Then the pandemic hit. Soon, the excuse I had used for skipping out on physical activity (“I live in New York! I walk everywhere!”) was no longer viable, and I found myself going days on end without walking any further than to my bathroom. Add in a substantial increase in pasta intake, and by June, it was official: much like the 23 Chicago Bulls jersey and Cameron Diaz’s acting career, my Guess shorts were headed into retirement. After a decade of service, they now live in the top of my closet.
In 2020, I hit a number of significant milestones. Three years after moving to the city, I accepted a job (this one!) doing what I came to the city to do; January 2021 marked both a year in therapy, and my 30th birthday. During a year where change was unavoidable, I began to see the importance of having a less adversarial relationship with my body, and in seeing it as something to take care of instead of control. I started to reframe exercise as a way to curb anxiety, instead of a tactic to fit the same size 24 pants. I started to view food as a tool for maintaining my health, not an enemy standing between me and an unchanging body.
Now, when I look in the mirror, I don’t see my widening hips as a failure to keep myself from eating that extra cupcake; I see the hips of a woman who spent her 30th birthday celebrating a year she survived a global pandemic, and had the courage to make the career move in the process. When I had to buy a new bra in a bigger size, I chuckled a bit internally–a decade ago, this would have felt like I was moving one step closer to having a body worth celebrating. Instead, it almost felt as uneventful as when I got an at-home office chair; simply an adjustment to the life I live now.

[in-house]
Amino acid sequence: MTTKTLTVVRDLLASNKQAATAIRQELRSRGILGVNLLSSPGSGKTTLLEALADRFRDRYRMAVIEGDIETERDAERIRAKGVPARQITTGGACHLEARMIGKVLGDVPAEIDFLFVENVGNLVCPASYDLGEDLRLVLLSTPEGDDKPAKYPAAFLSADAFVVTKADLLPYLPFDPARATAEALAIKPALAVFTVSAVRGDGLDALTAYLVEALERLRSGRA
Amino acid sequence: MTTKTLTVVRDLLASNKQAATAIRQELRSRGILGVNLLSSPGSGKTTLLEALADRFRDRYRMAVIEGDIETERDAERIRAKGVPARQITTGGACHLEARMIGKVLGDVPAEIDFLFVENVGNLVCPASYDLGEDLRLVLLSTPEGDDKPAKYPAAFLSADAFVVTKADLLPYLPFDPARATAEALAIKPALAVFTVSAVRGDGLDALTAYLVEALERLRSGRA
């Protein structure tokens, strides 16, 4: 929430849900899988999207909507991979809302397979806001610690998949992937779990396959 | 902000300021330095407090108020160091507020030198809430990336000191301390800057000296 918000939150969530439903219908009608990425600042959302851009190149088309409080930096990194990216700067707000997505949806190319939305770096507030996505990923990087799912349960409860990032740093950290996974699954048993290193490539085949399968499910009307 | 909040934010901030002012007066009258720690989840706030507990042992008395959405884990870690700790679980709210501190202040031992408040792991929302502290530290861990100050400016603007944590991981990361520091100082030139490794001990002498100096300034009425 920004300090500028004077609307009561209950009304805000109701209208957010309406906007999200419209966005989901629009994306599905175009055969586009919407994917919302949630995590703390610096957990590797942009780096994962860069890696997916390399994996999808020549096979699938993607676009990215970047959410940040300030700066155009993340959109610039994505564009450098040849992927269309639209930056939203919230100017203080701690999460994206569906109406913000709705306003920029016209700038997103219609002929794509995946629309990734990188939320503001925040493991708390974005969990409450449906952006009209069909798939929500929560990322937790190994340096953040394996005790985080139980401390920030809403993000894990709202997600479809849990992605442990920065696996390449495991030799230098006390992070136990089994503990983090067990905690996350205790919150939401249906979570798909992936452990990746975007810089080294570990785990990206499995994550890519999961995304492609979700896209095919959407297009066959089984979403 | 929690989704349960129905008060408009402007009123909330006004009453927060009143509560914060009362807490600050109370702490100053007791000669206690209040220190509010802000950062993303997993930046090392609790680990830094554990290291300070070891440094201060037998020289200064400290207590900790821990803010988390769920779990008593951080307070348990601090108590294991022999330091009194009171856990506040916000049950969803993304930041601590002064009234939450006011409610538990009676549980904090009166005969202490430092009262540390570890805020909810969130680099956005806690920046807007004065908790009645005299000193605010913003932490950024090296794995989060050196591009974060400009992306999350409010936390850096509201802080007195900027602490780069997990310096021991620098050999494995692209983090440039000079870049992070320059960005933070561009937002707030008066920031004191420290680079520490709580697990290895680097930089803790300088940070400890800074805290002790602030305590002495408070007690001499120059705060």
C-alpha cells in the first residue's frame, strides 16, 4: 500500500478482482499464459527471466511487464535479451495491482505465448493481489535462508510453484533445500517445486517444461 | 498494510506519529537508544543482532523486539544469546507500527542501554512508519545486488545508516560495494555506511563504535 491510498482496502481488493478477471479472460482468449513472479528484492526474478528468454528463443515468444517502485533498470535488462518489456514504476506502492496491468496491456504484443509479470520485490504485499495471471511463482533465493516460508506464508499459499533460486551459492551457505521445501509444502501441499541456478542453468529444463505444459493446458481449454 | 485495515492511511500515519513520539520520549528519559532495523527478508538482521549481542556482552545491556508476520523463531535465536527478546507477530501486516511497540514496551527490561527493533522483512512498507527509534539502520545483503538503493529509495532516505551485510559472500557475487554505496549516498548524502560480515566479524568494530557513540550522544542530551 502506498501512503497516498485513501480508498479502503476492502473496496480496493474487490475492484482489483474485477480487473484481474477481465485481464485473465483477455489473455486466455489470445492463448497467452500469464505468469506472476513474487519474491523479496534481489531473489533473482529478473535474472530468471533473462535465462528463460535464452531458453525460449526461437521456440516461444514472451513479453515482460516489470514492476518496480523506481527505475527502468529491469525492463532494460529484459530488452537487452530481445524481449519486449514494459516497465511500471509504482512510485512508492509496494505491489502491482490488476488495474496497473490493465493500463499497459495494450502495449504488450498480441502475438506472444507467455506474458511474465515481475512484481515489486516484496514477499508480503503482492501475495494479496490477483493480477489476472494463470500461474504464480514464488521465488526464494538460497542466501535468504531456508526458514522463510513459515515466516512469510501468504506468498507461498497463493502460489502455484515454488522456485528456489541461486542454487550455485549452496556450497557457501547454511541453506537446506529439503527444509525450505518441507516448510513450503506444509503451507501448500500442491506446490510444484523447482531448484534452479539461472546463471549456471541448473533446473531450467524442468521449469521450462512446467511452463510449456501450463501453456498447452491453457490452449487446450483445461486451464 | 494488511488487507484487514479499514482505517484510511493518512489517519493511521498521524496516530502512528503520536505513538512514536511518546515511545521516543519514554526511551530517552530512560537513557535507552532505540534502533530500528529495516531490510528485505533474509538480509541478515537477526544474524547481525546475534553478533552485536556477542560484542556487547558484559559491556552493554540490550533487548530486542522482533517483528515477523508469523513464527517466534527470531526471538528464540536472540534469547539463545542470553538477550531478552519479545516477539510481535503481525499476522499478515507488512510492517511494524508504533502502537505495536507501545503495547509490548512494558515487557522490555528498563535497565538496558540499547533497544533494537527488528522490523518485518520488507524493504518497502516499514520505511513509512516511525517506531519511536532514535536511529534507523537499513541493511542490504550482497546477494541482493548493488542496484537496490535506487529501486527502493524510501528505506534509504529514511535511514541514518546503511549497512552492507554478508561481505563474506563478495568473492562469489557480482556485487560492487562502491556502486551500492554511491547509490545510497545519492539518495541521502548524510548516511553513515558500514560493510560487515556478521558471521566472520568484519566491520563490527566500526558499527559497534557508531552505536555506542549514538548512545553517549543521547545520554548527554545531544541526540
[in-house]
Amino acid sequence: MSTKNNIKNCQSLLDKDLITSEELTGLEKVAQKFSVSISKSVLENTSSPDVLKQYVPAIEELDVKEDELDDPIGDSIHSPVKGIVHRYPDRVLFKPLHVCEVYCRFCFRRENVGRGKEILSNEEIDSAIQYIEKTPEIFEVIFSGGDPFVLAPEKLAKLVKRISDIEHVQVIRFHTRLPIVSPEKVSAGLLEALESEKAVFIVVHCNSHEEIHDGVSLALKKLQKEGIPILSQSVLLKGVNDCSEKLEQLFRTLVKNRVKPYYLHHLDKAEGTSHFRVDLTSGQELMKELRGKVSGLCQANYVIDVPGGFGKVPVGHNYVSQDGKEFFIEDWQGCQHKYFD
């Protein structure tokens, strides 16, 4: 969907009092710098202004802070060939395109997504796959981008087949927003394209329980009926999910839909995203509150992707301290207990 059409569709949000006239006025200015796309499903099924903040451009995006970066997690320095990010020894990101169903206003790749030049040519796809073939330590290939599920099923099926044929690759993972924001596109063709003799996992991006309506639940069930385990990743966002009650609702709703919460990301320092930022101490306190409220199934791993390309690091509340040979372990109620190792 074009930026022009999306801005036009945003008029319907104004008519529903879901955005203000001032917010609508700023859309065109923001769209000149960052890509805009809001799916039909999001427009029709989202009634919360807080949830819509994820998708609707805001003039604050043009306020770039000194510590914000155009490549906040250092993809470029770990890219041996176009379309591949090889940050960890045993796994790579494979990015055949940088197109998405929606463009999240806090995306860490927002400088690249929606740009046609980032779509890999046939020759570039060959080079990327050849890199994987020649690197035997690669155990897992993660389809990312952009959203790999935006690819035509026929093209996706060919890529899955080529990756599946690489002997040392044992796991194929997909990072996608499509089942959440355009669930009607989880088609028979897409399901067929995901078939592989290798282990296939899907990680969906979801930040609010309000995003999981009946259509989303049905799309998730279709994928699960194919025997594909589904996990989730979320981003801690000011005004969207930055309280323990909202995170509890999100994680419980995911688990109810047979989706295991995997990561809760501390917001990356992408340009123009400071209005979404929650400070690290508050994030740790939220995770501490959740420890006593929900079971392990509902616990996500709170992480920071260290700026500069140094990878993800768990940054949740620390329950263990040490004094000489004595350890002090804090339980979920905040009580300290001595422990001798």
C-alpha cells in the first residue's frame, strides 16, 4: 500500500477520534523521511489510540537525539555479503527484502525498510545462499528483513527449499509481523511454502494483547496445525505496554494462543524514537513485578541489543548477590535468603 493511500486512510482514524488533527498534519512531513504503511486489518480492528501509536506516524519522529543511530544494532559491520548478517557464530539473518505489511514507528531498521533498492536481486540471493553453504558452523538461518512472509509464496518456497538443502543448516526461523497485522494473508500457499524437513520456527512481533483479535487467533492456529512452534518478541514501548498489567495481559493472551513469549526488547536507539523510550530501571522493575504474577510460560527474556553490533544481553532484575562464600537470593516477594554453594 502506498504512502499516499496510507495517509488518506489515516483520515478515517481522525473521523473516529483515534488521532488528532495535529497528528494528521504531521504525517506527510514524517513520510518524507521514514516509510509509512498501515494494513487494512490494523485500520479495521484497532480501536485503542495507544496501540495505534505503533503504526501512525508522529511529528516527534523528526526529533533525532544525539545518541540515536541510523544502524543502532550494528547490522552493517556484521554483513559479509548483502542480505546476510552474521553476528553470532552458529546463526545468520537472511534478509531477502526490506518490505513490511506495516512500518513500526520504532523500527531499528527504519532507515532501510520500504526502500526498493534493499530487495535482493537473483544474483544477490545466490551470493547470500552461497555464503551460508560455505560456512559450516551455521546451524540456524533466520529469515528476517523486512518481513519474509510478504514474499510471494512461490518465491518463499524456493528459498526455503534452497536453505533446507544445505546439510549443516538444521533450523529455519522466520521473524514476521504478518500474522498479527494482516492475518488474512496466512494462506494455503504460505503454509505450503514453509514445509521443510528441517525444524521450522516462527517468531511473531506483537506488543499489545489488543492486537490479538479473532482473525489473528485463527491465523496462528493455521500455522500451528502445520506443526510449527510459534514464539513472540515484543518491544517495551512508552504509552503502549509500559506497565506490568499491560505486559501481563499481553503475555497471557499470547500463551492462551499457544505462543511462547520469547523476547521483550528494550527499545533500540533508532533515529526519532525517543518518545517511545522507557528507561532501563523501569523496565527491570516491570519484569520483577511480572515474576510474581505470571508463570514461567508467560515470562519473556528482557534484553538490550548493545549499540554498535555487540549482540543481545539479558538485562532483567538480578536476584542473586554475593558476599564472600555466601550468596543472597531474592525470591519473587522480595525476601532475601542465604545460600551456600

I’ve found the shift in perspective—one that’s more rooted in acceptance—to extend beyond my physical body, and into my relationships. On the few (socially distanced!) dates I’ve gone on, I’ve become more attuned to my own wants and needs, and the importance of articulating them even if the other person can’t, or won’t, meet them. A relationship, like a pair of shorts, isn’t worth trying to force yourself into.
I’m still at the beginning of this journey. I haven’t left my apartment for a few days, and yesterday I chased my green juice lunch with a greasy takeout dinner. I am making moves, but my health transformation is definitely a work in progress.
In my last therapy session of 2020, we reflected on my growth over my year of sessions, and the preceding decade. At one point, as the conversation turned to being at home for the holidays, I half joked that I was only wearing stretch clothing, primarily because I no longer fit most of my denim.
I told my therapist that I was okay with that; I’ve outgrown them.